Epsilon Impala is another consideration, although I’ve been reading less than flattering things about their reliability from the TTAC commentariat as of late. Hyundai Azera? I’ve heard of timing chain issues on that H/T 3.3 V6, as well as literally have heard my neighbor’s Cadenza make an awful dieseling cacophony on start up.

      • 0 avatar
        cimarron typeR

        +1 on the v6 Avalon, the 3.5 , 6sp auto combo is perfect. We traded our 12 sienna for 18 Sienna and the although it’s more powerful, the 8spd transmission tune is not as crisp at the old 6spd.I personally like the previous Avalon styling, reminds me of a Jag XF from the rear, without the Predator grille on the front.

  • avatar
    labelnerd

    I’ll take my Kia Stinger any day over any Sonata. Way more fun, way more cargo space and looks to kill.

  • avatar
    JMII

    I rent often and when these are available in my row I take them. The interior is straight forward with logical buttons in good locations. Stereo, HVAC, etc are all easy to use and function as expected, there is nothing to decode or figure it. The sport switch firms up the steering and holds rev a touch longer. I just wish it stayed in this mode all the time, but you must select it at each start up. Ride quality is not mush but doesn’t bounce you are either. Recently Toyotas have become too soft, Nissans have the dreaded CVT and Hondas are a button filled mess. Thus I find the Sonata is a perfect “average” car, it does everything in an acceptable manner with no irritating nonsense. My parents had the turbo in the previous generation and that engine was strong plus kind of fun with the paddle shifters. Sadly my mother’s hip cracked forcing them to move into a CUV (Ford Escape Ecoboost) for comfort reasons.

    • 0 avatar
      TMA1

      Are there any cars that will just stay in sport mode after you shut them down? Every car I’ve ever driven with such an option does the same thing.

      • 0 avatar
        PrincipalDan

        If you went back to the 1990s I think some of the cars with “PWR” and “ECON” buttons for the trans had a positive switch that would stay one way or the other…

        But yeah, systems today tend to default when shut down.

        • 0 avatar
          MiataReallyIsTheAnswer

          It’s one button push, not really that much hassle, but my LS400 and previous Lexuses will stay in Power or Snow mode.
          They will also leave the seat heat on.

      • 0 avatar
        mittencuh

        BMWs can be easily coded to do so by the dealer, had it done at no charge on multiple ones (same with the auto stop start BTW)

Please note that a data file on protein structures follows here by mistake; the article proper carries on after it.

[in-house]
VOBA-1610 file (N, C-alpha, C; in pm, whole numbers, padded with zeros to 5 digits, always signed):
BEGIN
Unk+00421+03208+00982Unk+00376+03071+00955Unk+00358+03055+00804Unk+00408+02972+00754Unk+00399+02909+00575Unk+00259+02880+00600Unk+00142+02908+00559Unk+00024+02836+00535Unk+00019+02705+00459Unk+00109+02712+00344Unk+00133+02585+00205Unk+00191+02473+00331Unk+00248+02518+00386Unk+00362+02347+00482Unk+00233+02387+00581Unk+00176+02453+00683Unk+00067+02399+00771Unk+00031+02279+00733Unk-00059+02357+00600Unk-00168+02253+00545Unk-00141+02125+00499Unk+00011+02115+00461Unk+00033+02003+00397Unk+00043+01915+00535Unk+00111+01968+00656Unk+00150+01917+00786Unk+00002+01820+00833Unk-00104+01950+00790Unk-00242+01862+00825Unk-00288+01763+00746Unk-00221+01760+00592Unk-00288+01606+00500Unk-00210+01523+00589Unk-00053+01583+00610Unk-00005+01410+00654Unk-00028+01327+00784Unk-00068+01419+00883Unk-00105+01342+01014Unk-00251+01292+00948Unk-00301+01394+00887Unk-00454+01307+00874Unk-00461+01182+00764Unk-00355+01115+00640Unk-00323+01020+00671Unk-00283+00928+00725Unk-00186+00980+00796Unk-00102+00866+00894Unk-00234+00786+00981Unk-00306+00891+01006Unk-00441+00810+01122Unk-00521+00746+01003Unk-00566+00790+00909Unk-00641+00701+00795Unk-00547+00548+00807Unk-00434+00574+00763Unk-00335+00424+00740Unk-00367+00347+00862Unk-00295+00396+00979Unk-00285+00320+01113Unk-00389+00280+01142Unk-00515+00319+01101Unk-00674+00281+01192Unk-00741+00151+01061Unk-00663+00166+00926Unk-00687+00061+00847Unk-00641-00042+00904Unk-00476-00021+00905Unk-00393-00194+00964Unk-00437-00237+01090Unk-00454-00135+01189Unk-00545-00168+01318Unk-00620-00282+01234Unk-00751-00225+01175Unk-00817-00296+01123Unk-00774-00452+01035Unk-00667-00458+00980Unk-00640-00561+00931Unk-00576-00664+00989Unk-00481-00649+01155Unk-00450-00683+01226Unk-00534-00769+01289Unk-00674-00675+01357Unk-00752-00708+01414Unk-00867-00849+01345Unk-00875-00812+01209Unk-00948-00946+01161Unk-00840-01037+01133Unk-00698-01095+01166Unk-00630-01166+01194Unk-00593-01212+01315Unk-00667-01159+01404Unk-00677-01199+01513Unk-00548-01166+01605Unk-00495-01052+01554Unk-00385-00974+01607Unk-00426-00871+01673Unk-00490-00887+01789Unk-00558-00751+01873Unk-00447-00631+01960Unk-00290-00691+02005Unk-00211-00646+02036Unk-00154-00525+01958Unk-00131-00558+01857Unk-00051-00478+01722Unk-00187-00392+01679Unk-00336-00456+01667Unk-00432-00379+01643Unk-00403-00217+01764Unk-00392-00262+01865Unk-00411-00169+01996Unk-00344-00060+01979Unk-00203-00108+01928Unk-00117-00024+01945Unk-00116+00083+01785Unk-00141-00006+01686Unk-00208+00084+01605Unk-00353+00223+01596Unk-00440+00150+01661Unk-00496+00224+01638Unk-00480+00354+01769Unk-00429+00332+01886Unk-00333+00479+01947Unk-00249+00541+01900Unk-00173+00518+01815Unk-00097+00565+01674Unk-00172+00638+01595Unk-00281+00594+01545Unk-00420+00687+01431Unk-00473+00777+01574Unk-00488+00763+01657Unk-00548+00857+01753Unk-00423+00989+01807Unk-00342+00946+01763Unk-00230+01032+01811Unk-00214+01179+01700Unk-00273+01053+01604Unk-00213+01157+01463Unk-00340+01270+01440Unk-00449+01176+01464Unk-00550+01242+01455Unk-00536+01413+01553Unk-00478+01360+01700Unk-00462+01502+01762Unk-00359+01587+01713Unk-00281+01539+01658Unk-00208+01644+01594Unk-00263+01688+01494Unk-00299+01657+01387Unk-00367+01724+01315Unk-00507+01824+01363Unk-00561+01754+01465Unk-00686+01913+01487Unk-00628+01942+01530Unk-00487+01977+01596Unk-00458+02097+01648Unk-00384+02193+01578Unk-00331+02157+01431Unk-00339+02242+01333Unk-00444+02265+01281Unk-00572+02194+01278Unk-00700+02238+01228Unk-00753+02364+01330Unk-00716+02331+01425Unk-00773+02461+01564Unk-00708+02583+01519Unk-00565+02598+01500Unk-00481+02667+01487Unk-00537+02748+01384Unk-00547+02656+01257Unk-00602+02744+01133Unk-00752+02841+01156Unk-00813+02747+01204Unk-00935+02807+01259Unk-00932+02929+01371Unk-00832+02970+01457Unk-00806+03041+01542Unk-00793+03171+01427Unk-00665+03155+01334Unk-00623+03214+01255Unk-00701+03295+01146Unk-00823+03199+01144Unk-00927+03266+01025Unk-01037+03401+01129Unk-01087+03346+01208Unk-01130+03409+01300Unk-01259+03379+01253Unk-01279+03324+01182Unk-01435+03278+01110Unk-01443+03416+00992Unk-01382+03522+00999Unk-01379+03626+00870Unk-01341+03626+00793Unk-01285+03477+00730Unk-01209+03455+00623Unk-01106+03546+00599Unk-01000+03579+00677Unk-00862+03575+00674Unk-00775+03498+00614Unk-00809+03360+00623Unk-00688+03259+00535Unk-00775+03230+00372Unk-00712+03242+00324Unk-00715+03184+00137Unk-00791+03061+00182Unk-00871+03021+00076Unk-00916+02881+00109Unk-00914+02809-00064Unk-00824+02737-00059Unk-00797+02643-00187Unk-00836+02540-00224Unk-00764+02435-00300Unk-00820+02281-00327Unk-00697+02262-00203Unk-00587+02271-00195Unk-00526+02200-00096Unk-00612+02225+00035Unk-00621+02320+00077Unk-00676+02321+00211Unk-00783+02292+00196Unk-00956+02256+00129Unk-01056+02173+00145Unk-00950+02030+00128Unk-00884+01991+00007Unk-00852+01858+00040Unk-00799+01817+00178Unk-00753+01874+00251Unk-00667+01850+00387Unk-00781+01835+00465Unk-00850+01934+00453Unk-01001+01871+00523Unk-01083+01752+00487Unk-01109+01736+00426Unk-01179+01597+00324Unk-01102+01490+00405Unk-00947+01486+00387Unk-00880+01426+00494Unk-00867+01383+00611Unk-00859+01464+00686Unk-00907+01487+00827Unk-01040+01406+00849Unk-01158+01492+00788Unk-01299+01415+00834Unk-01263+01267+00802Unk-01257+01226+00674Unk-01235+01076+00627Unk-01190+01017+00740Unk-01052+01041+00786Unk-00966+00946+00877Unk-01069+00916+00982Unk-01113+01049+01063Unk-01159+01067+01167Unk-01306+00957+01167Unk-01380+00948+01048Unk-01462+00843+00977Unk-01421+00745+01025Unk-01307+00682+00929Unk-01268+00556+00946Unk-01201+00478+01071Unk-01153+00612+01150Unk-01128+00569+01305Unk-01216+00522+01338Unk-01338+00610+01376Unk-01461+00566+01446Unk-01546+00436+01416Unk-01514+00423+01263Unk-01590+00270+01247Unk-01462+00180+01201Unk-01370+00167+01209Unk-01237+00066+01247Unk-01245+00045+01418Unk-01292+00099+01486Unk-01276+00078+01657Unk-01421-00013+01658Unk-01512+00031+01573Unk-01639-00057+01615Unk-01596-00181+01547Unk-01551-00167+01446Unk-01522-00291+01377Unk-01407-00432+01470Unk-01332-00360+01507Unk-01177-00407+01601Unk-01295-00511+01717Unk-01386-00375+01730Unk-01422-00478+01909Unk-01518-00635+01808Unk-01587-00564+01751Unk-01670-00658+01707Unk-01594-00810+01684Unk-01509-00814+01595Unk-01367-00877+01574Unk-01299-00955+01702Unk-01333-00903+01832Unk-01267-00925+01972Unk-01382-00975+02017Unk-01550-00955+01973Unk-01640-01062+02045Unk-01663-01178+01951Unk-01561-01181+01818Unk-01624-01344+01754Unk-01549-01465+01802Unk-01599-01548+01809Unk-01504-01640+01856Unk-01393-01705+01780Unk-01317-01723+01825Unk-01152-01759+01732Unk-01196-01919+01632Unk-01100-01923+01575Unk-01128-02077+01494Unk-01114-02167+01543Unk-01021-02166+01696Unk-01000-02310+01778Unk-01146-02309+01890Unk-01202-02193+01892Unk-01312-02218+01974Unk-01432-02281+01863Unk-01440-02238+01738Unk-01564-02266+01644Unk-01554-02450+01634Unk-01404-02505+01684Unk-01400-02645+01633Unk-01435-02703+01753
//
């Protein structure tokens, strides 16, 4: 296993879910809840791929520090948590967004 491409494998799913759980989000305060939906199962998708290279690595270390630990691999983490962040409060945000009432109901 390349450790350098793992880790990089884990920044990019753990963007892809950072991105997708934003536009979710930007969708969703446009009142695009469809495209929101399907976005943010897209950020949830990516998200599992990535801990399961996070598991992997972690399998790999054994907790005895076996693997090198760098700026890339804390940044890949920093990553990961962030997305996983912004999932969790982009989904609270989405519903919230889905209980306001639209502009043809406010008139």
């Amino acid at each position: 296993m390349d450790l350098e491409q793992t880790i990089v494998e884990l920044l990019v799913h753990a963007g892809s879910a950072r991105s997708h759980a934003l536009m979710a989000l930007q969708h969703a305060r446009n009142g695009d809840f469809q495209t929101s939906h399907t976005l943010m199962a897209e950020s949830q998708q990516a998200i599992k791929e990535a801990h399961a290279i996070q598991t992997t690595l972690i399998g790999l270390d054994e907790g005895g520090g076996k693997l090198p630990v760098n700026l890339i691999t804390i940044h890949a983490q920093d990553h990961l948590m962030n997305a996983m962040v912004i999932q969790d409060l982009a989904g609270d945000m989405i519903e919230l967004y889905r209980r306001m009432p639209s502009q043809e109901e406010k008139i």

• 0 avatar
          JMII

          My C7 will stay in Touring (normal) or Sport Mode. Granted its ‘Vette so “sport” might be considered a default. Track, Weather and Eco modes have to be selected each time. Plus you can override the exhaust and steering mode by locking them in as vehicle preferences. So its really just suspension, throttle response and traction control that must tweaked at start up if desired.

          And yes the ‘Vette has an Eco mode! It allows for cylinder deactivation during steady cruise / light throttle application. Seems silly but I’ve gotten 33 MPG on the highway in 7th gear when driven as a V4.

  • avatar
    Oberkanone

    You could buy one of these for $17K and change with the regular rebates ( no BS Uber, College, Military, etc) last month. Possibly the best value in new vehicles IMO. Great warranty and resale be dammed you will still be a winner for total cost of ownership at 5 years and 10 years.

  • avatar
    Car Ramrod

    “Here in the cheap seats” quite literally. I’ve rented a 2016 SE and a 2017 sport, and in each of them the seats destroyed my back for the rest of the day after covering about 300 miles. Easily the least comfortable vehicle I can remember driving.

    • 0 avatar
      gtem

      Meh I’ve had a number of Optimas/Sonatas over the last 3 years for some 3-4 hour drives and have not found them to be better or worse than something like a Camry. Not European comfortable, but perfectly usable and adequate.

      • 0 avatar
        PrincipalDan

        Seats are extremely subjective.

        My chiropractor would probably appreciate me finding something with 4 way lumbar for my next ride.

        • 0 avatar
          gtem

          I’ve mentioned it before, but easily the best seats I’ve experienced for long drives were in a …2012 Civic LX. Nice and wide, with a very pronounced protruding lumbar contour. Knocked down 10 hour drives with ease (well, the NVH was kind of atrocious in retrospect).